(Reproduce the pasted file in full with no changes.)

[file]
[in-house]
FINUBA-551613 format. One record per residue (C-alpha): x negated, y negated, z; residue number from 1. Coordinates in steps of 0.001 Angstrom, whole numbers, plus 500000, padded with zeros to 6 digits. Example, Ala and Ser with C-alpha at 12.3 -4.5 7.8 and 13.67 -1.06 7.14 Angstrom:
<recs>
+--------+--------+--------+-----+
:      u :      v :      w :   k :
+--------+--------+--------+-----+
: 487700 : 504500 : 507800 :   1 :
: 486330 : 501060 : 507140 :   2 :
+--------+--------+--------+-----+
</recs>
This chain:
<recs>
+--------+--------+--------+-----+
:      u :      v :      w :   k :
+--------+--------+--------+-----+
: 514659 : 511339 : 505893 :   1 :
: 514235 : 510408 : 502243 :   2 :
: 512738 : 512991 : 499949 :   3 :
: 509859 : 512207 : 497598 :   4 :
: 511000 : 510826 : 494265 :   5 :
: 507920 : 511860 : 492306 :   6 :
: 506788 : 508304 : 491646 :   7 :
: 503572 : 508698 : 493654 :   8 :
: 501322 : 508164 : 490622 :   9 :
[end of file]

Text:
[in-house]
FINUBA-551613 format. One record per residue (C-alpha): x negated, y negated, z; residue number from 1. Coordinates in steps of 0.001 Angstrom, whole numbers, plus 500000, padded with zeros to 6 digits. Example, Ala and Ser with C-alpha at 12.3 -4.5 7.8 and 13.67 -1.06 7.14 Angstrom:
<recs>
+--------+--------+--------+-----+
:      u :      v :      w :   k :
+--------+--------+--------+-----+
: 487700 : 504500 : 507800 :   1 :
: 486330 : 501060 : 507140 :   2 :
+--------+--------+--------+-----+
</recs>
This chain:
<recs>
+--------+--------+--------+-----+
:      u :      v :      w :   k :
+--------+--------+--------+-----+
: 514659 : 511339 : 505893 :   1 :
: 514235 : 510408 : 502243 :   2 :
: 512738 : 512991 : 499949 :   3 :
: 509859 : 512207 : 497598 :   4 :
: 511000 : 510826 : 494265 :   5 :
: 507920 : 511860 : 492306 :   6 :
: 506788 : 508304 : 491646 :   7 :
: 503572 : 508698 : 493654 :   8 :
: 501322 : 508164 : 490622 :   9 :